It’s easy for ADHD to be mistaken for … I don’t know, ennui? … if it doesn’t fit the disruptive-in-class mould. If you’re successful on the outside, it’s hard to see the struggle on the inside. But don’t let anybody tell you it isn’t there when you can clearly see it is. And even without a diagnosis, you can still get a lot out of sticking around in this forum - if a strategy you’re picking up here works for you, it works. Take the win!

Also, I should have thought of doing the homework on the way from school. Al those afternoons I wasted trying to wade through that stuff…

I think I’ll have to find a new therapist since she has basically only one solution for my struggling and it’s not working. I’ve been told to just try harder and to focus more… Er, isn’t that a sign that I could be ADHD?

Ooh, those online tests… I did one, too, when I first considered ADHD as my “deviation of choice”. I answered about two questions, went to the kitchen to make some tea, did some other things, came back and the test was still waiting there, so I guess I passed?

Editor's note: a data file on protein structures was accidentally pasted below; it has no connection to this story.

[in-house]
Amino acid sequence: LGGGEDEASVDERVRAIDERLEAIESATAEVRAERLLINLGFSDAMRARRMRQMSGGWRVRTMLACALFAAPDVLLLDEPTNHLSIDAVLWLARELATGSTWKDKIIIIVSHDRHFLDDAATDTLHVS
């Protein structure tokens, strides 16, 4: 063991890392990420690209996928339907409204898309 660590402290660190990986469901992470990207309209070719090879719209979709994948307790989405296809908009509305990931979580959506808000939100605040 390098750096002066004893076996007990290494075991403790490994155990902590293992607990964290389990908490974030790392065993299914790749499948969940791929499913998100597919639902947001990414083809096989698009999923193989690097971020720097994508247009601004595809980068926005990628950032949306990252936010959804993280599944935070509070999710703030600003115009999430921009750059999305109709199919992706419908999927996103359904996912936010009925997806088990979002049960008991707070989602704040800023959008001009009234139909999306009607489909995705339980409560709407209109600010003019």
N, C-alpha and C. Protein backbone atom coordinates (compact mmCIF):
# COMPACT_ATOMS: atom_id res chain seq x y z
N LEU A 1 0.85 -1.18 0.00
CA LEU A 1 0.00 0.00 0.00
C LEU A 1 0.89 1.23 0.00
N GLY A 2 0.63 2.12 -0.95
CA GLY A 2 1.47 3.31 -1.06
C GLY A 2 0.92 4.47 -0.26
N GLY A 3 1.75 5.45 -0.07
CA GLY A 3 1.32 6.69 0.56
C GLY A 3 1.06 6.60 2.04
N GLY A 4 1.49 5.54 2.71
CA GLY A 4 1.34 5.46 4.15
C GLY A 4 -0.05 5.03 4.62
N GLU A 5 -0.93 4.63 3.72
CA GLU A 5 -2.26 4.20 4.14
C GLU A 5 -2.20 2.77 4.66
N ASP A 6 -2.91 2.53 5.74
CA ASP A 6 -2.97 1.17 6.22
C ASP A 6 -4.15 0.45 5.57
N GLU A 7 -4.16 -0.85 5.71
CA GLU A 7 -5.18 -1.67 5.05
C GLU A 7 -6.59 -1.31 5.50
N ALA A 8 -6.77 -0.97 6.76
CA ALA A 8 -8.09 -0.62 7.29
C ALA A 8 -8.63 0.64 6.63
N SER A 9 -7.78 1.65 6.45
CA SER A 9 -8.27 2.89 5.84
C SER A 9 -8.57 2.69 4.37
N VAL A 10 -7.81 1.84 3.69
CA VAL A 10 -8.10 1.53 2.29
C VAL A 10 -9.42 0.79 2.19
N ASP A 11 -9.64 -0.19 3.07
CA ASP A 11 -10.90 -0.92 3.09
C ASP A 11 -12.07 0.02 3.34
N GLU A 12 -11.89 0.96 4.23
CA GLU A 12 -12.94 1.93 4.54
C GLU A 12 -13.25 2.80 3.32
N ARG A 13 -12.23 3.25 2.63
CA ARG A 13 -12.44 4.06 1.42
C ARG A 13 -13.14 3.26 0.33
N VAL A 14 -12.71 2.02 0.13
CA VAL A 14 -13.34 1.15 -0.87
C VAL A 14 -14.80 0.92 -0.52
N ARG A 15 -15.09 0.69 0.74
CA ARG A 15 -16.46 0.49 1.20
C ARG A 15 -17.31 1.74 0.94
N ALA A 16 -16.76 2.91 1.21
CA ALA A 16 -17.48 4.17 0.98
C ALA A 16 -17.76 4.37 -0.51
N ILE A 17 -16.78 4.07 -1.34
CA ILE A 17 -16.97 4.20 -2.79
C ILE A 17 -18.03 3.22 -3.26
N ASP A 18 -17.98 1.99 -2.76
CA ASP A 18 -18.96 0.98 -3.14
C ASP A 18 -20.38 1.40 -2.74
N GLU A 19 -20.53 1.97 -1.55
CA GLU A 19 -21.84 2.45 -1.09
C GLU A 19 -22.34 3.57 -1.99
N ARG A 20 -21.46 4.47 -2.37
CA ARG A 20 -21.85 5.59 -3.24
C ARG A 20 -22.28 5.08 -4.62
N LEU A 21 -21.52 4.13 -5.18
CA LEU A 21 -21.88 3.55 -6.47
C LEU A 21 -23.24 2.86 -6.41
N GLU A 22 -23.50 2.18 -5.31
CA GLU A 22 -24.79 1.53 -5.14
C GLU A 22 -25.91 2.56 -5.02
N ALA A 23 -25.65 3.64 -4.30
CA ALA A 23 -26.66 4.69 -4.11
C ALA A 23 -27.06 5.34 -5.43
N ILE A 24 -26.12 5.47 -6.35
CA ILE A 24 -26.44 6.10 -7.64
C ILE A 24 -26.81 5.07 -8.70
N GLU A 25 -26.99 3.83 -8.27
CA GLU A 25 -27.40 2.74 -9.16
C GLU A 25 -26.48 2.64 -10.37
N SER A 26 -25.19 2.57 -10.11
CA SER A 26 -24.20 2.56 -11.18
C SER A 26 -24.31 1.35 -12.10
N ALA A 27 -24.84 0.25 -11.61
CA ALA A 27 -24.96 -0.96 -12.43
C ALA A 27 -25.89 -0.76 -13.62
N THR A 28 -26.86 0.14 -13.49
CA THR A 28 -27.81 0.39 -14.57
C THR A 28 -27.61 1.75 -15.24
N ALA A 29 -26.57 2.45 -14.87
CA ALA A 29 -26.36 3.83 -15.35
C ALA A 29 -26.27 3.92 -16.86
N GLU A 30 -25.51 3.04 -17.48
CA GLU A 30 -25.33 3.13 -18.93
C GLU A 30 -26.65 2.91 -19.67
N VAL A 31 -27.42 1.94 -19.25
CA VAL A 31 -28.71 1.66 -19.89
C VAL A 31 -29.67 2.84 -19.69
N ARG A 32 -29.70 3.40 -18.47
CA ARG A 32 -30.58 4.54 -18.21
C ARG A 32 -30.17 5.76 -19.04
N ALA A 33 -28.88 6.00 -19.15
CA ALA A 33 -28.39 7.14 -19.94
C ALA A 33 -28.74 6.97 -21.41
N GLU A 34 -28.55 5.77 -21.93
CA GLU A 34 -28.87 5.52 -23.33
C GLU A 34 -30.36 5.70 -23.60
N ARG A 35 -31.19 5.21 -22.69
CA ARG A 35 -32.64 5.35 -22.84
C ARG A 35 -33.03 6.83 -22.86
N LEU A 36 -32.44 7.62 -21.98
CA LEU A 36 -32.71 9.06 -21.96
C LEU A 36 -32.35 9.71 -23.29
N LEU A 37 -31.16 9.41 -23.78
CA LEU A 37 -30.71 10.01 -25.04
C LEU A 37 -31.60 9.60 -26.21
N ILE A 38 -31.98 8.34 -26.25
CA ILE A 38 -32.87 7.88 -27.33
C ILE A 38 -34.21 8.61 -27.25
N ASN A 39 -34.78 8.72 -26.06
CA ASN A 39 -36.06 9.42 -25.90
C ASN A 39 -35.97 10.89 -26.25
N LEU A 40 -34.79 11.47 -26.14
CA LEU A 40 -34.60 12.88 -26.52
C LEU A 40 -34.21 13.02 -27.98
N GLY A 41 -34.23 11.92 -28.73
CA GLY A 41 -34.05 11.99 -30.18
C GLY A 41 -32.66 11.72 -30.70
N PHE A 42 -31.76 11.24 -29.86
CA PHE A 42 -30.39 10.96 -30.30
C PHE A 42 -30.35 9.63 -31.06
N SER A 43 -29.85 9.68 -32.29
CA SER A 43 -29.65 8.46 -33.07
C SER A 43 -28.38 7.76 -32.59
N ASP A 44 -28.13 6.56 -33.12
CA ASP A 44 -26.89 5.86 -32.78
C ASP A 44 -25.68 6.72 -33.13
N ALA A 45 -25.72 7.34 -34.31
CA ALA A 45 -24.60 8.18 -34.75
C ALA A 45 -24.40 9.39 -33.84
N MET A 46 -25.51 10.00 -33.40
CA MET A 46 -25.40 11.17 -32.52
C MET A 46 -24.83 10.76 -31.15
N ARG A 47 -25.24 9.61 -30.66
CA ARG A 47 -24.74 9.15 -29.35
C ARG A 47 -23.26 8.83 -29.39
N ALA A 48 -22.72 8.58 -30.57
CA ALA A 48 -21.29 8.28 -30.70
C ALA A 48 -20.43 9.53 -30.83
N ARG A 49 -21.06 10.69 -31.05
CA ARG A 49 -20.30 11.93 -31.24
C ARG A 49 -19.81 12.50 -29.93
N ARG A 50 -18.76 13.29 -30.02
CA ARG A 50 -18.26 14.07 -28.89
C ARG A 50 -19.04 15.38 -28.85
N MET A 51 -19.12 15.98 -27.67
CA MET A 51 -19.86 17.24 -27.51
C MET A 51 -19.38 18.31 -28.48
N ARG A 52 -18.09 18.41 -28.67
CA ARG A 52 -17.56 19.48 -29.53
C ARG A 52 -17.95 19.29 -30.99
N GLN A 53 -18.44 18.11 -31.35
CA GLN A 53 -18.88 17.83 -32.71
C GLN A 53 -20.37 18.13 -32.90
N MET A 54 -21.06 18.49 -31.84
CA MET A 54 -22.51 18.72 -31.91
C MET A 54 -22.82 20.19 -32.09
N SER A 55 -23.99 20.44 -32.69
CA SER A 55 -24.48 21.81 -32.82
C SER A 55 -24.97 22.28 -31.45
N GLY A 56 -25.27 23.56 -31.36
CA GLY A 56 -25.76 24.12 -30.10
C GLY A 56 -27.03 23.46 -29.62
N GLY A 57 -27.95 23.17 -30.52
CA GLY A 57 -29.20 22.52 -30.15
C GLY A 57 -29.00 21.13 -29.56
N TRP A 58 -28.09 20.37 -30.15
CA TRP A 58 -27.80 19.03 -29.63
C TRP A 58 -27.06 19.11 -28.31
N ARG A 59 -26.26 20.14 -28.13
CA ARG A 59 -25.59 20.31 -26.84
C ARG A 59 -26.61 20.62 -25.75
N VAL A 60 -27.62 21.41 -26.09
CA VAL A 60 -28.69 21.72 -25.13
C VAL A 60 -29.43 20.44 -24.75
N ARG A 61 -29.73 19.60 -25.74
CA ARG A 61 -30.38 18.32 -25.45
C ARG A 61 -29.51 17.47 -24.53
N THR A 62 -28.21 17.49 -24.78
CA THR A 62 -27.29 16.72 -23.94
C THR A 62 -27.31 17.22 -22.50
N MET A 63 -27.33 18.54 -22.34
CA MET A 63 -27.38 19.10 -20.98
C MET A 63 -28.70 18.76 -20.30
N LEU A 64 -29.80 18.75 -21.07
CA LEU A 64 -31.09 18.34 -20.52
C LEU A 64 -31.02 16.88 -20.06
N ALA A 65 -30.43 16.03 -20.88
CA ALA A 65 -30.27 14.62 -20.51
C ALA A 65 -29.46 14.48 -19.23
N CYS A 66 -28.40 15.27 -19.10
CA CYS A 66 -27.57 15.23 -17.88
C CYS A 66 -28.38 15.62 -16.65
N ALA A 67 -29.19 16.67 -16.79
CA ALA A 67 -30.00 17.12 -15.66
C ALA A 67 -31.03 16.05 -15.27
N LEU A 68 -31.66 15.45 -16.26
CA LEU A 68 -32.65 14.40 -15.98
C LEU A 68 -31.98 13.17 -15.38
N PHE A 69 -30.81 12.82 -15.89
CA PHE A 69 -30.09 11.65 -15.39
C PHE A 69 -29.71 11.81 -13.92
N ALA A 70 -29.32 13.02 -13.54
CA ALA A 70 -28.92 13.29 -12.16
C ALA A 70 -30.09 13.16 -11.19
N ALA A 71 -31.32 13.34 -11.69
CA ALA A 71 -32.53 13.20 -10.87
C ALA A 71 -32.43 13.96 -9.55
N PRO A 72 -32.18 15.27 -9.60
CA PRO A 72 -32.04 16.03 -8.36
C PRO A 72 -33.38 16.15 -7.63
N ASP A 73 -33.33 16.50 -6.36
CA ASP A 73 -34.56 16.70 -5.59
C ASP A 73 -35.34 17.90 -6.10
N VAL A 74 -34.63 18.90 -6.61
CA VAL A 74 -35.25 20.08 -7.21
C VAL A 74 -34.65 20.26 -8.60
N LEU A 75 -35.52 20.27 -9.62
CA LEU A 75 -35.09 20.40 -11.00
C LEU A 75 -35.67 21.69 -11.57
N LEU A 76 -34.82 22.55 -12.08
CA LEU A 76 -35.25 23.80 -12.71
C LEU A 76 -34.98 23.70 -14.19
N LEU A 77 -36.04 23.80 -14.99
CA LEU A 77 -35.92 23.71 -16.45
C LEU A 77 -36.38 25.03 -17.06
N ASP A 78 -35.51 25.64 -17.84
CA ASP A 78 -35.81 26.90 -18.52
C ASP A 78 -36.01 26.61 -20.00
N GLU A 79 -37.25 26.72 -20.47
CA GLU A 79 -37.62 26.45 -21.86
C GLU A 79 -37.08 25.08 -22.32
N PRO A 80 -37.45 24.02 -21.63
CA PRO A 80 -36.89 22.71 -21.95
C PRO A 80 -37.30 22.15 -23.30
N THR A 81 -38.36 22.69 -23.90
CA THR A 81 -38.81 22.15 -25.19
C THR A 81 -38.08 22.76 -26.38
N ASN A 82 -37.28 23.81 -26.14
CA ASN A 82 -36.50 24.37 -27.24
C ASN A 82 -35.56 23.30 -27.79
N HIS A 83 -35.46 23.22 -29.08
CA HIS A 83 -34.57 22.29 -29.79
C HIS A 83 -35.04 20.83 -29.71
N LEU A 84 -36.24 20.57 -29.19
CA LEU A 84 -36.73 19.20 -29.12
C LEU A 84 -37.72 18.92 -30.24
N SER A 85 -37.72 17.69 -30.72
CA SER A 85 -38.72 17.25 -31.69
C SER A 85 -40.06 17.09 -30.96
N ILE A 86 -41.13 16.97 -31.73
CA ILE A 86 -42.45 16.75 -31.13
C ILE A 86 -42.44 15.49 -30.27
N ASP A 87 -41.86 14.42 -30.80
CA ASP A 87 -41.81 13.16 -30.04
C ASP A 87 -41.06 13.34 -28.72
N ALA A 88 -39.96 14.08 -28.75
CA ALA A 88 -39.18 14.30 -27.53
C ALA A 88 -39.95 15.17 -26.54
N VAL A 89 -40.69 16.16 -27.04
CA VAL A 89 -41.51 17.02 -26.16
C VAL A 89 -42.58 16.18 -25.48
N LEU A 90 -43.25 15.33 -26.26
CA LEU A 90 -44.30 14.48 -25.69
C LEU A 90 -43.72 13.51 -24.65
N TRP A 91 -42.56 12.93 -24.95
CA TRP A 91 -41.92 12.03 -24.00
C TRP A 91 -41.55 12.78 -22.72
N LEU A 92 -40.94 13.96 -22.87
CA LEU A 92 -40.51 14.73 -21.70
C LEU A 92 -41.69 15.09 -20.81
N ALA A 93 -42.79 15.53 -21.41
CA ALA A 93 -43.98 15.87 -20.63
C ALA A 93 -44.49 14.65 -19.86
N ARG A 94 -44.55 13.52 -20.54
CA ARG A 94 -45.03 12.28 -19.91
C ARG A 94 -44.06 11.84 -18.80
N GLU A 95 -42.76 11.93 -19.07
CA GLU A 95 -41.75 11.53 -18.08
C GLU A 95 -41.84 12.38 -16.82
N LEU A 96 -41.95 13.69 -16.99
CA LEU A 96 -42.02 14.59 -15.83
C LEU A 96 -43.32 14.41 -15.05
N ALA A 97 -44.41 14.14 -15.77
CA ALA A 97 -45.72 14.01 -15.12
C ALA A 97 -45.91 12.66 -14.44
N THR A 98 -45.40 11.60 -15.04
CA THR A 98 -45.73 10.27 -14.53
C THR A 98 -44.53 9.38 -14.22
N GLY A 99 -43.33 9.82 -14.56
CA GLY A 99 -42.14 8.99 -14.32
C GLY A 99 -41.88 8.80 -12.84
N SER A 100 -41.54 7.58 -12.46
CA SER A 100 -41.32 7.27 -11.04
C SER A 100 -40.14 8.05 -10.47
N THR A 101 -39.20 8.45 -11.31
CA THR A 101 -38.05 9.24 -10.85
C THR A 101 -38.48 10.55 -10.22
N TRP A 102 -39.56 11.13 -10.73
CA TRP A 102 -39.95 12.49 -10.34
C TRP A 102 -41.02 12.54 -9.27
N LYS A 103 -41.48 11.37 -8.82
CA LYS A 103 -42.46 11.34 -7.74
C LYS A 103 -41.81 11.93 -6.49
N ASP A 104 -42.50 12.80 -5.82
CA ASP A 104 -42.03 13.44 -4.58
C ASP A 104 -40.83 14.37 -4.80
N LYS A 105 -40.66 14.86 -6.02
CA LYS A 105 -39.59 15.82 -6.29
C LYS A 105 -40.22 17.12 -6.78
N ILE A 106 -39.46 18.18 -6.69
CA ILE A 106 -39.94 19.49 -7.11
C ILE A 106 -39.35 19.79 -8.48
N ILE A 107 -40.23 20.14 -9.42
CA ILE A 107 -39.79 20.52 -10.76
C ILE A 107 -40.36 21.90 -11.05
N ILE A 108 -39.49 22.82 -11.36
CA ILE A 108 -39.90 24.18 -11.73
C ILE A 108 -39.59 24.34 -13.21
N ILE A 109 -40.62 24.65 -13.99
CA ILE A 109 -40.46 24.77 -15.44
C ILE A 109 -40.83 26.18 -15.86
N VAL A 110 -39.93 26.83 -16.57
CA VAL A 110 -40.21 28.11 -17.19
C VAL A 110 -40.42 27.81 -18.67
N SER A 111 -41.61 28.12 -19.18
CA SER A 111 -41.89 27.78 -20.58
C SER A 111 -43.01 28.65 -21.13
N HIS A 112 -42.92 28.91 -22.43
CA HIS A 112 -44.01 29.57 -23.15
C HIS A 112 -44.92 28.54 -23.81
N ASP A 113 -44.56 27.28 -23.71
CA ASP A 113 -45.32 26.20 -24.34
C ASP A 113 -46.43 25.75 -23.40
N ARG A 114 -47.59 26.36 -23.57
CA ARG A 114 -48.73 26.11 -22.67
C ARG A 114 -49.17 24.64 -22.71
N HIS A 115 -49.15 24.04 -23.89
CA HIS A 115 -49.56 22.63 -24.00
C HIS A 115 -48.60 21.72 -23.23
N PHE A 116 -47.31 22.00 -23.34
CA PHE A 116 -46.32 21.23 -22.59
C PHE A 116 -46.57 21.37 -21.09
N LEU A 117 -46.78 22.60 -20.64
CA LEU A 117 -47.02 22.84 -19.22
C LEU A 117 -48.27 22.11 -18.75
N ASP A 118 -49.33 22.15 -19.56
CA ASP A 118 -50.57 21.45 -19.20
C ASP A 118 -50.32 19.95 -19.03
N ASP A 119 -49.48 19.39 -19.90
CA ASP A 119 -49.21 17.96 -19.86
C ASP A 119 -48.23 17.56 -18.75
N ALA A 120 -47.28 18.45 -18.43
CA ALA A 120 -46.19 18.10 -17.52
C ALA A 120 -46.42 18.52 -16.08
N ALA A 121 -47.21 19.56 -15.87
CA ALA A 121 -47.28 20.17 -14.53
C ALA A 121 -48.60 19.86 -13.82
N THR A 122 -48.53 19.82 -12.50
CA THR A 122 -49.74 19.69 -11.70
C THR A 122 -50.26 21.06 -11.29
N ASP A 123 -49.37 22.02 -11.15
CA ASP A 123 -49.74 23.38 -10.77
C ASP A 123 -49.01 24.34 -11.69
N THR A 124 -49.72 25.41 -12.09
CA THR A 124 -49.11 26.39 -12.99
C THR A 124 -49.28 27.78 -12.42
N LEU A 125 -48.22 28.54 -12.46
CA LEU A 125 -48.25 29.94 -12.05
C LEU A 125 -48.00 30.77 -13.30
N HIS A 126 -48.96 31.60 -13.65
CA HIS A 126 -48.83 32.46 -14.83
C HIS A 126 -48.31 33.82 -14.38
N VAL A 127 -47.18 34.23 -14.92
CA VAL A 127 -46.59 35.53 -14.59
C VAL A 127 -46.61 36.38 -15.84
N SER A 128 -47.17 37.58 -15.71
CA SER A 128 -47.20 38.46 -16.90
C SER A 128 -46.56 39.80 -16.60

I lost my tests before I could send them in. I looked all over the house. My father (who also might be ADHD) looked. We gave up and redid them and sent them in as soon as we finished.

I’m glad that I found the forum and the youtube channel because I was beginning to really wonder about myself. I thought I was making progress, and in some areas, I am, but others are kind of held together with duct tape and bailing wire. I want to hold things together with something a little more stable so I can try to accomplish some of my life goals. :grinning: